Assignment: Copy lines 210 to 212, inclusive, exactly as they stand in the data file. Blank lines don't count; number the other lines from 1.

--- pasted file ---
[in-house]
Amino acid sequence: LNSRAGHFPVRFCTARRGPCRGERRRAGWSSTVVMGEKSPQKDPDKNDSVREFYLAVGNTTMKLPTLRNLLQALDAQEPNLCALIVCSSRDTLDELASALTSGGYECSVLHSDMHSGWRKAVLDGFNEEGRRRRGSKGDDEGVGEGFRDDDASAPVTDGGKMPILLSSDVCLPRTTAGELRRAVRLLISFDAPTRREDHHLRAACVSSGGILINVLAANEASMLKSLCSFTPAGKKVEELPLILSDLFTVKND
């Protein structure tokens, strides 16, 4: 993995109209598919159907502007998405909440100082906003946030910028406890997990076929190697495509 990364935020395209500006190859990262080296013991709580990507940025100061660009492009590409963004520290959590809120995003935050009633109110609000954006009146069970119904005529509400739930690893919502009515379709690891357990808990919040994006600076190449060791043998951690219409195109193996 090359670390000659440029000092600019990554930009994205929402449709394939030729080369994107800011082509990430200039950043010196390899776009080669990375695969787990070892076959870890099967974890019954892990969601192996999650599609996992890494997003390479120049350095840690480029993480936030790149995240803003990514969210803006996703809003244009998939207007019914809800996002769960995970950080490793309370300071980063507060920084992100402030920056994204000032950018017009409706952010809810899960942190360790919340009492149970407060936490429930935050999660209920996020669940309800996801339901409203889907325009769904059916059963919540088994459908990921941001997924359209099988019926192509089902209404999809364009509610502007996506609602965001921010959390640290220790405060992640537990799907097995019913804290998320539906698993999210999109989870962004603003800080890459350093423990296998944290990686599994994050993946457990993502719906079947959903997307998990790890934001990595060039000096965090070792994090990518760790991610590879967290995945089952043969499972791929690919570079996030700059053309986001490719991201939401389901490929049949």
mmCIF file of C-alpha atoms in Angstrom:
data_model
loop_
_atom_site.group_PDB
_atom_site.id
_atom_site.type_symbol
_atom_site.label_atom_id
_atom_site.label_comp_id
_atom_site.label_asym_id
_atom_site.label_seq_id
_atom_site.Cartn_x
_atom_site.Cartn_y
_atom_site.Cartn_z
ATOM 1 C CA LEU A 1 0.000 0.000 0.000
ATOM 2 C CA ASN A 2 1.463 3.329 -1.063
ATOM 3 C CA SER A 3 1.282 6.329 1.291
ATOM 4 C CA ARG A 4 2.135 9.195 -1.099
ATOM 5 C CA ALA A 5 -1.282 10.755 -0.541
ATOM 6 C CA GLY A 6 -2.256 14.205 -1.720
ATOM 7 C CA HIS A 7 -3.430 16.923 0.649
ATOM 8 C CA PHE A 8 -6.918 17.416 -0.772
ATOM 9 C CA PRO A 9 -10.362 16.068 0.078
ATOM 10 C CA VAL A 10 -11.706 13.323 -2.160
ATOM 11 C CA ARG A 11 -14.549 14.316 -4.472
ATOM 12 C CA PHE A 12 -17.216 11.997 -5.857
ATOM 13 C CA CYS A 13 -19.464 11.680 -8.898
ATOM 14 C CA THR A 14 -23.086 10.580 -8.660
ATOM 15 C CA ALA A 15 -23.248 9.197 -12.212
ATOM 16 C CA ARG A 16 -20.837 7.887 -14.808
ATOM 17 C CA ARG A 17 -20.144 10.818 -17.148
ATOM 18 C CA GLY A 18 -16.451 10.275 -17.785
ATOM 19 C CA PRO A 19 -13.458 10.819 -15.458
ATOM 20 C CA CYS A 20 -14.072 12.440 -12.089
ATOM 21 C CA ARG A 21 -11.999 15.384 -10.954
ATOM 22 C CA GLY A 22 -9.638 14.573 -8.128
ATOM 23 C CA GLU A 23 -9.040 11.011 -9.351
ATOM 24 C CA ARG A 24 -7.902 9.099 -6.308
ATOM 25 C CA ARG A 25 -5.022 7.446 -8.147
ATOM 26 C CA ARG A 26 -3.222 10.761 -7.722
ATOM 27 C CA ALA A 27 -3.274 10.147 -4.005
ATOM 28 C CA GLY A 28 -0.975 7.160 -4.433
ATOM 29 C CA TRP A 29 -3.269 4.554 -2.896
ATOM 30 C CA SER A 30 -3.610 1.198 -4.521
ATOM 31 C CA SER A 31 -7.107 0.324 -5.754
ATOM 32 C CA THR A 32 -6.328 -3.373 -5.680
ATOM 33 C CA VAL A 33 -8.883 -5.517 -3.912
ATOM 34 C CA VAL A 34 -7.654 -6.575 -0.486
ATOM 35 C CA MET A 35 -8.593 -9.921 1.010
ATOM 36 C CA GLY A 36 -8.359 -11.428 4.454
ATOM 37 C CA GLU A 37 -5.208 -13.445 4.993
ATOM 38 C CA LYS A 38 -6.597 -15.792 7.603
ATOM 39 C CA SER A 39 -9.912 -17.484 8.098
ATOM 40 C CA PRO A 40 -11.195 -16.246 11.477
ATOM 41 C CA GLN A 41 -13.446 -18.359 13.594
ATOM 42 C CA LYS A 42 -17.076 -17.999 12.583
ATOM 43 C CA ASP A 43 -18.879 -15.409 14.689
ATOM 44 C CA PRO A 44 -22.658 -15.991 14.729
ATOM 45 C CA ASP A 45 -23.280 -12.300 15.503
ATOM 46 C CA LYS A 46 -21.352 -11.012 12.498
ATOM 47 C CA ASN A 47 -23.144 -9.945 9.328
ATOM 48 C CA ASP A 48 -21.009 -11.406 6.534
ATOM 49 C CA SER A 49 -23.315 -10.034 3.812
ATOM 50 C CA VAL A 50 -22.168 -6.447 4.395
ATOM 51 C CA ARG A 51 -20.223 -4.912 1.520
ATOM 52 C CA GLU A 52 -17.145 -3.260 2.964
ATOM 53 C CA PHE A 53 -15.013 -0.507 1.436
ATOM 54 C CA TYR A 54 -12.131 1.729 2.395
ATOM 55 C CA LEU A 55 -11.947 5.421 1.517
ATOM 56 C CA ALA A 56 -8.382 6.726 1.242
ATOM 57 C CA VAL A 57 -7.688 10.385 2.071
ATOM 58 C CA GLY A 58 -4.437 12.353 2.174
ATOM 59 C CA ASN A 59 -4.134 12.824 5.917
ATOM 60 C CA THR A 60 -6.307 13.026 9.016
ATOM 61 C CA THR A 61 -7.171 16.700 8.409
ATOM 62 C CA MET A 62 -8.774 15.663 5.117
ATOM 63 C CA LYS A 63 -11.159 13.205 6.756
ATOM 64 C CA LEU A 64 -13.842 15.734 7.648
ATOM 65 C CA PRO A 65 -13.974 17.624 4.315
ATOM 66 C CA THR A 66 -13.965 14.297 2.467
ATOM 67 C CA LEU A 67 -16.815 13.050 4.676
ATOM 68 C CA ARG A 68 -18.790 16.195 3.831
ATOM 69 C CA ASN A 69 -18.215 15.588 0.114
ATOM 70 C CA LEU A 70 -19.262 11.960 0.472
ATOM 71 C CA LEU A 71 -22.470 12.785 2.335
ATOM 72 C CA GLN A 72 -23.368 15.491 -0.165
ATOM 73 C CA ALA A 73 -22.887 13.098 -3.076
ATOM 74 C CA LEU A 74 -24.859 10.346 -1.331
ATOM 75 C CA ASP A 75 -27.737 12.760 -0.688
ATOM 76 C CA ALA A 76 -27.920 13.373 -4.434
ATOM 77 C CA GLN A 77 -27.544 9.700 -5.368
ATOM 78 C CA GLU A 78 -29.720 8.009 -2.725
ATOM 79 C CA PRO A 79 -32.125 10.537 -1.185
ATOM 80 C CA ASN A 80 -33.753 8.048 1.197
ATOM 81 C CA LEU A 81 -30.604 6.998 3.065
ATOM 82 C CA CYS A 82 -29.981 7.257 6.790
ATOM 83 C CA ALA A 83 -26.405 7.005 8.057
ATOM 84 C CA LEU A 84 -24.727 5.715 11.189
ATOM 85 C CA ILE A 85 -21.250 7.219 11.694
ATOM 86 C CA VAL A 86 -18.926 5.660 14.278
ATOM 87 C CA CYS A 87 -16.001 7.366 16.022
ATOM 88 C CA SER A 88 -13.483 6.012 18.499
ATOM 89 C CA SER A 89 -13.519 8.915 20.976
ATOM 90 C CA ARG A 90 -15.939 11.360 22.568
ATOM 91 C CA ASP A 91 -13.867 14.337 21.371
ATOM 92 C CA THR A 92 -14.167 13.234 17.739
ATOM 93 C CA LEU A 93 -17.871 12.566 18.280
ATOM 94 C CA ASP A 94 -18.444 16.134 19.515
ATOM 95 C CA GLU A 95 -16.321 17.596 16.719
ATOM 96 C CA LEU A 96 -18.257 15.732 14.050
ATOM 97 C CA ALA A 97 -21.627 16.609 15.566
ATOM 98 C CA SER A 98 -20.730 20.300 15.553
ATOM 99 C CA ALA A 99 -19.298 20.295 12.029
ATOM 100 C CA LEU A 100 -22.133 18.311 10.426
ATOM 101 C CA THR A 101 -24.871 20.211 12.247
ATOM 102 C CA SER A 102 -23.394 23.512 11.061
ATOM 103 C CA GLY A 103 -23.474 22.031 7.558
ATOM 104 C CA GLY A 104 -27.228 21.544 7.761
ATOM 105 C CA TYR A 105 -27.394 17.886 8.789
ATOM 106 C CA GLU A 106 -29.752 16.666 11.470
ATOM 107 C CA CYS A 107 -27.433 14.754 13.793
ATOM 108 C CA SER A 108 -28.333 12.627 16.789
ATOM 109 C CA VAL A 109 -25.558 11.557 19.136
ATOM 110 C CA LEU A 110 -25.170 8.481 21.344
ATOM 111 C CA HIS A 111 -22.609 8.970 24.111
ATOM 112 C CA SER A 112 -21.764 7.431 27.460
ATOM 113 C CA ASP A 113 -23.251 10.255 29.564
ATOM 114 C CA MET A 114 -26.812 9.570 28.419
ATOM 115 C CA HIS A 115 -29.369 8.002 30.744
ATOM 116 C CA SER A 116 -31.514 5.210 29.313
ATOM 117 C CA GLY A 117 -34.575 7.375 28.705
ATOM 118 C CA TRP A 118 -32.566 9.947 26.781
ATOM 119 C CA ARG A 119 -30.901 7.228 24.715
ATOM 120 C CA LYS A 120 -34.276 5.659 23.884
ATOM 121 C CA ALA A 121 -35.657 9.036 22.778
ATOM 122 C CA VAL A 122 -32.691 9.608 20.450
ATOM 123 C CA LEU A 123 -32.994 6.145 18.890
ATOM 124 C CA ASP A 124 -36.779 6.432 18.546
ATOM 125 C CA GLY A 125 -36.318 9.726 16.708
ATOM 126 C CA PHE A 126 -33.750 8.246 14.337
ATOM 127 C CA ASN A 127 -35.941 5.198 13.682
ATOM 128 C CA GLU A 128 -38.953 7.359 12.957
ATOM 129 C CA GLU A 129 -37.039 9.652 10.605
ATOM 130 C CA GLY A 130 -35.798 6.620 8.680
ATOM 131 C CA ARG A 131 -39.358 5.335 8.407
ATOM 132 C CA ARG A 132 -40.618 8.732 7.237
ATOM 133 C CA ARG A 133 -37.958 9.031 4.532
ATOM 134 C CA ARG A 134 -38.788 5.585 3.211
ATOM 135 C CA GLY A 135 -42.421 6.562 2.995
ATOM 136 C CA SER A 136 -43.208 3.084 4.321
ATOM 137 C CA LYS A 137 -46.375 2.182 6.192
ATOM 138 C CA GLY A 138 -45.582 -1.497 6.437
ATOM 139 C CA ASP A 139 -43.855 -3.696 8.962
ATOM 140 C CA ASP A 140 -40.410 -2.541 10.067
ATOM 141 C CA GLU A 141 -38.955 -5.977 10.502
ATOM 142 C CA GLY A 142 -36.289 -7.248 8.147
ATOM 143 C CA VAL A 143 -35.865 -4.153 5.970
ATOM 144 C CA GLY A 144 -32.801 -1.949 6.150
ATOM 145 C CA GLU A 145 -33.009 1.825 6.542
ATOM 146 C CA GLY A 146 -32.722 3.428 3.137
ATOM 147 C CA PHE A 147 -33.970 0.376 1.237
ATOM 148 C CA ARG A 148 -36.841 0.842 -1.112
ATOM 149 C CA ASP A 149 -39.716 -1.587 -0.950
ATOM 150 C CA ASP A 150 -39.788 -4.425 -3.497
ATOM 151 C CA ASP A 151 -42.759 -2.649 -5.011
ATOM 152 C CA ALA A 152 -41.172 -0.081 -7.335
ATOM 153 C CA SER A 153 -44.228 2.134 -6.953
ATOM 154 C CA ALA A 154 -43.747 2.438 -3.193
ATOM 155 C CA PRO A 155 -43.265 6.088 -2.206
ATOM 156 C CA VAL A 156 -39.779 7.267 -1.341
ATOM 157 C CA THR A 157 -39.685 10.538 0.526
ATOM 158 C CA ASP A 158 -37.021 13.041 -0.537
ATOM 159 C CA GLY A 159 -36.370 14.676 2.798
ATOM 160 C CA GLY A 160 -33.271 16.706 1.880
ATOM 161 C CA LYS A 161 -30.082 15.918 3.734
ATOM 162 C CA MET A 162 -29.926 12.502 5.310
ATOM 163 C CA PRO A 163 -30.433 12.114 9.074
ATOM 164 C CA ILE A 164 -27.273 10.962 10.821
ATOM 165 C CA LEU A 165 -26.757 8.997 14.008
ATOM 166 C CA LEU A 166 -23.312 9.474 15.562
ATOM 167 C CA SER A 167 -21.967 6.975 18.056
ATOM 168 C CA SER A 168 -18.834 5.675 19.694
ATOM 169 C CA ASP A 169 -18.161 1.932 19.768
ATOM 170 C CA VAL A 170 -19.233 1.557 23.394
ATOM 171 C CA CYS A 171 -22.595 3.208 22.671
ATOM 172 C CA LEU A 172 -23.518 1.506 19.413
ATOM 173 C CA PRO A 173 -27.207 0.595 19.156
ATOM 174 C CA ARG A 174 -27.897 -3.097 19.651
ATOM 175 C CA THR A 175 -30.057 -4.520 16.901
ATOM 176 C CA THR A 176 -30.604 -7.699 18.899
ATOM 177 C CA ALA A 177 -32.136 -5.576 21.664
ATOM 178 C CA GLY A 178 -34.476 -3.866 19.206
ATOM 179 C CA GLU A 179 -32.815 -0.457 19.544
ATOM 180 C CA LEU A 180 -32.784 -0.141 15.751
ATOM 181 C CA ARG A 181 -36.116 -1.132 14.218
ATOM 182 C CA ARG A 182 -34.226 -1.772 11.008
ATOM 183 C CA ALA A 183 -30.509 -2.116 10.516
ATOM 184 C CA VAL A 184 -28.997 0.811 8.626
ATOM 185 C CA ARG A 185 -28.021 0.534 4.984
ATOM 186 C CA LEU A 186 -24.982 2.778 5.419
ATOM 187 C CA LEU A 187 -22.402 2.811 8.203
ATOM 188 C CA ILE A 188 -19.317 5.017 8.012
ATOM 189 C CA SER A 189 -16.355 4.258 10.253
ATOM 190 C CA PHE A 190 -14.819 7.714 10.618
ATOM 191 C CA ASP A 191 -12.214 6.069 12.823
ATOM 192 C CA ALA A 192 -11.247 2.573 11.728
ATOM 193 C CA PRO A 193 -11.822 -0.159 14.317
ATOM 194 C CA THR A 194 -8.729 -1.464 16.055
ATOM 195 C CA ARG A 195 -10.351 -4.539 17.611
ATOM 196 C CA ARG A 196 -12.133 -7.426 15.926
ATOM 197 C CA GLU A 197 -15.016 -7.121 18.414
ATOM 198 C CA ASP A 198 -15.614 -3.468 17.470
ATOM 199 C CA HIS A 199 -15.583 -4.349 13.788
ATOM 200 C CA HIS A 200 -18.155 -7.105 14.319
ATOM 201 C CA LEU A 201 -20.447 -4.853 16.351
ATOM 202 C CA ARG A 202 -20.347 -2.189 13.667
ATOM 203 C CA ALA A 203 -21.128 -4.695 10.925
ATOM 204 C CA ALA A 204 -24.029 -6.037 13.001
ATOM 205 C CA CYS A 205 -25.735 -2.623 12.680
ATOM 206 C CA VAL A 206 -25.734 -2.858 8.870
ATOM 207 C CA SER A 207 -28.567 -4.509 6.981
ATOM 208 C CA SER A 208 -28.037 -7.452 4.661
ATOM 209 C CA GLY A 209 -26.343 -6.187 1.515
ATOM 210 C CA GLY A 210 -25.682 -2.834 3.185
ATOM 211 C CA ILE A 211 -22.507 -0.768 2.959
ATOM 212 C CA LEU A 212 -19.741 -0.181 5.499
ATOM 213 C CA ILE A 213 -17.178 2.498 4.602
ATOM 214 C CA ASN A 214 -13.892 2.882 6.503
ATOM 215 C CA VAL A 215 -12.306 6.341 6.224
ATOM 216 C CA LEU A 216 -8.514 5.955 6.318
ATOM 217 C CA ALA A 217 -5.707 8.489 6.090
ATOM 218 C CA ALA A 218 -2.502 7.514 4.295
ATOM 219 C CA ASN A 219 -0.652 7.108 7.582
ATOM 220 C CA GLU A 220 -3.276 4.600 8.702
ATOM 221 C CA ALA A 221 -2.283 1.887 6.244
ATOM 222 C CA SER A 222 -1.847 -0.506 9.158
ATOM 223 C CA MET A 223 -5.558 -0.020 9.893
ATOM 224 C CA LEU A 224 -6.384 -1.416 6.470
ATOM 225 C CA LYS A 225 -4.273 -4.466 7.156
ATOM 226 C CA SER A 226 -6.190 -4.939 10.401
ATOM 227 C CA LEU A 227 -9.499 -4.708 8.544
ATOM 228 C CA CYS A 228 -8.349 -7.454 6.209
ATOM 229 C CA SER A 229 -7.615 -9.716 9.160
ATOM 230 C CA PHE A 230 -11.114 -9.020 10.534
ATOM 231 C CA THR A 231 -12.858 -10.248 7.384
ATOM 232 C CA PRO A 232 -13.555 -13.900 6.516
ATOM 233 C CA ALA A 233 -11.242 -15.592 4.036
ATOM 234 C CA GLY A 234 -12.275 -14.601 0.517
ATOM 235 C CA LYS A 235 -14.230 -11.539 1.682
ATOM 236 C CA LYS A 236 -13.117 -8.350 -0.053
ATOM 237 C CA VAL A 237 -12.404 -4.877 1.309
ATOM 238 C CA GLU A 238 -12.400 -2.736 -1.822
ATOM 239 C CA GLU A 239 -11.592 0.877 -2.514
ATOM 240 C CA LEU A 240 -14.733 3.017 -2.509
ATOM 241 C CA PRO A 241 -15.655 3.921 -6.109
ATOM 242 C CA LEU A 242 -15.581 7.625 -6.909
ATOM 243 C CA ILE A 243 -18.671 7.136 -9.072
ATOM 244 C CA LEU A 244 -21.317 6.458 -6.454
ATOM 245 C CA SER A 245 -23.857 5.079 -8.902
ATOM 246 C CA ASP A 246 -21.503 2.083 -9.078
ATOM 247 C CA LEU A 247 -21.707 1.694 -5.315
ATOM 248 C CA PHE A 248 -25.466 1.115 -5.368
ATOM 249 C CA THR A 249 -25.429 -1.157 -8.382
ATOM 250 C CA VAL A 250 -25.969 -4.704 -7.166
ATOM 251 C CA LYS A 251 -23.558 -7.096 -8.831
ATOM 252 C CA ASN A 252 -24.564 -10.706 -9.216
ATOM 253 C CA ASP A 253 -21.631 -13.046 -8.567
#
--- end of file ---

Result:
ATOM 194 C CA THR A 194 -8.729 -1.464 16.055
ATOM 195 C CA ARG A 195 -10.351 -4.539 17.611
ATOM 196 C CA ARG A 196 -12.133 -7.426 15.926